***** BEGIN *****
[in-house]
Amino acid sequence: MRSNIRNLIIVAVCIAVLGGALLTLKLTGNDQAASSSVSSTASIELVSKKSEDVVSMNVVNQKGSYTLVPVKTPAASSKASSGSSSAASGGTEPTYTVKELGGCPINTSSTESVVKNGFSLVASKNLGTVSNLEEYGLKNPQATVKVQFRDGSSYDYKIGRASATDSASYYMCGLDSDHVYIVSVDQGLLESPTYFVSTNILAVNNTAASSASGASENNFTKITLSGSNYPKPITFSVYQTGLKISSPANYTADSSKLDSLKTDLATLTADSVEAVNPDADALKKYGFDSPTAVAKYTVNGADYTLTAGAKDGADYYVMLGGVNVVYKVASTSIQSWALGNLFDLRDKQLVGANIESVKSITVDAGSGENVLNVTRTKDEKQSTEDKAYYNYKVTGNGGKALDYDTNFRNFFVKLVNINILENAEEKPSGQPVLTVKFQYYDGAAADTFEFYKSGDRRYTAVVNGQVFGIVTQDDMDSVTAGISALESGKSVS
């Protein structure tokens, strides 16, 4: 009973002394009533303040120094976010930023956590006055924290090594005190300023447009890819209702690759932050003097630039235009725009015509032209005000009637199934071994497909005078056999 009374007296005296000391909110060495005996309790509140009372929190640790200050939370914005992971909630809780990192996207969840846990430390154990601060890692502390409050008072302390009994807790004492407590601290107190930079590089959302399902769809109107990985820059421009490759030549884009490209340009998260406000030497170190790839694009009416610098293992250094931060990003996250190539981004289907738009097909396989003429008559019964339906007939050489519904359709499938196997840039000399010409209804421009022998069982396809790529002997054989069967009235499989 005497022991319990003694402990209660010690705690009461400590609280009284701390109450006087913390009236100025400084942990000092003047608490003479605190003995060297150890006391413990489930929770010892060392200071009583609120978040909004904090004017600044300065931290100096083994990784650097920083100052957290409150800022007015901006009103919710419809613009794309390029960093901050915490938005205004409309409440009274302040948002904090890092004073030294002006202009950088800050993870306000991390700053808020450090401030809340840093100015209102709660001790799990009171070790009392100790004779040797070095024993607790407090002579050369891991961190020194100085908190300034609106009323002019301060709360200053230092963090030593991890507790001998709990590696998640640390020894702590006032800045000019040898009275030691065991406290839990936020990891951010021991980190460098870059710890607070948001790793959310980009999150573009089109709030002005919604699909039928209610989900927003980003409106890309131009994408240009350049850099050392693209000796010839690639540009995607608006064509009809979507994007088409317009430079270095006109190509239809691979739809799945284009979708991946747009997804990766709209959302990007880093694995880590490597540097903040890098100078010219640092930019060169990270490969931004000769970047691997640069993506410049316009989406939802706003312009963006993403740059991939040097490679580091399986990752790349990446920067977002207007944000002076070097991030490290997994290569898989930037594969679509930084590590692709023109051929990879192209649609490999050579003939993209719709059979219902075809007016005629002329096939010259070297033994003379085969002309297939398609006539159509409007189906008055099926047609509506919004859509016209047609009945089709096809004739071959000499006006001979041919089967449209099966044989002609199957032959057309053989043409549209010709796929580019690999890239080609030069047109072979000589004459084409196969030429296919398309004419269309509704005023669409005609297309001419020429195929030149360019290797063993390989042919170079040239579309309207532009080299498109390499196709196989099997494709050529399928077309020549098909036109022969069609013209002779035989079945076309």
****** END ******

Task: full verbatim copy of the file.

[in-house]
Amino acid sequence: MRSNIRNLIIVAVCIAVLGGALLTLKLTGNDQAASSSVSSTASIELVSKKSEDVVSMNVVNQKGSYTLVPVKTPAASSKASSGSSSAASGGTEPTYTVKELGGCPINTSSTESVVKNGFSLVASKNLGTVSNLEEYGLKNPQATVKVQFRDGSSYDYKIGRASATDSASYYMCGLDSDHVYIVSVDQGLLESPTYFVSTNILAVNNTAASSASGASENNFTKITLSGSNYPKPITFSVYQTGLKISSPANYTADSSKLDSLKTDLATLTADSVEAVNPDADALKKYGFDSPTAVAKYTVNGADYTLTAGAKDGADYYVMLGGVNVVYKVASTSIQSWALGNLFDLRDKQLVGANIESVKSITVDAGSGENVLNVTRTKDEKQSTEDKAYYNYKVTGNGGKALDYDTNFRNFFVKLVNINILENAEEKPSGQPVLTVKFQYYDGAAADTFEFYKSGDRRYTAVVNGQVFGIVTQDDMDSVTAGISALESGKSVS
């Protein structure tokens, strides 16, 4: 009973002394009533303040120094976010930023956590006055924290090594005190300023447009890819209702690759932050003097630039235009725009015509032209005000009637199934071994497909005078056999 009374007296005296000391909110060495005996309790509140009372929190640790200050939370914005992971909630809780990192996207969840846990430390154990601060890692502390409050008072302390009994807790004492407590601290107190930079590089959302399902769809109107990985820059421009490759030549884009490209340009998260406000030497170190790839694009009416610098293992250094931060990003996250190539981004289907738009097909396989003429008559019964339906007939050489519904359709499938196997840039000399010409209804421009022998069982396809790529002997054989069967009235499989 005497022991319990003694402990209660010690705690009461400590609280009284701390109450006087913390009236100025400084942990000092003047608490003479605190003995060297150890006391413990489930929770010892060392200071009583609120978040909004904090004017600044300065931290100096083994990784650097920083100052957290409150800022007015901006009103919710419809613009794309390029960093901050915490938005205004409309409440009274302040948002904090890092004073030294002006202009950088800050993870306000991390700053808020450090401030809340840093100015209102709660001790799990009171070790009392100790004779040797070095024993607790407090002579050369891991961190020194100085908190300034609106009323002019301060709360200053230092963090030593991890507790001998709990590696998640640390020894702590006032800045000019040898009275030691065991406290839990936020990891951010021991980190460098870059710890607070948001790793959310980009999150573009089109709030002005919604699909039928209610989900927003980003409106890309131009994408240009350049850099050392693209000796010839690639540009995607608006064509009809979507994007088409317009430079270095006109190509239809691979739809799945284009979708991946747009997804990766709209959302990007880093694995880590490597540097903040890098100078010219640092930019060169990270490969931004000769970047691997640069993506410049316009989406939802706003312009963006993403740059991939040097490679580091399986990752790349990446920067977002207007944000002076070097991030490290997994290569898989930037594969679509930084590590692709023109051929990879192209649609490999050579003939993209719709059979219902075809007016005629002329096939010259070297033994003379085969002309297939398609006539159509409007189906008055099926047609509506919004859509016209047609009945089709096809004739071959000499006006001979041919089967449209099966044989002609199957032959057309053989043409549209010709796929580019690999890239080609030069047109072979000589004459084409196969030429296919398309004419269309509704005023669409005609297309001419020429195929030149360019290797063993390989042919170079040239579309309207532009080299498109390499196709196989099997494709050529399928077309020549098909036109022969069609013209002779035989079945076309």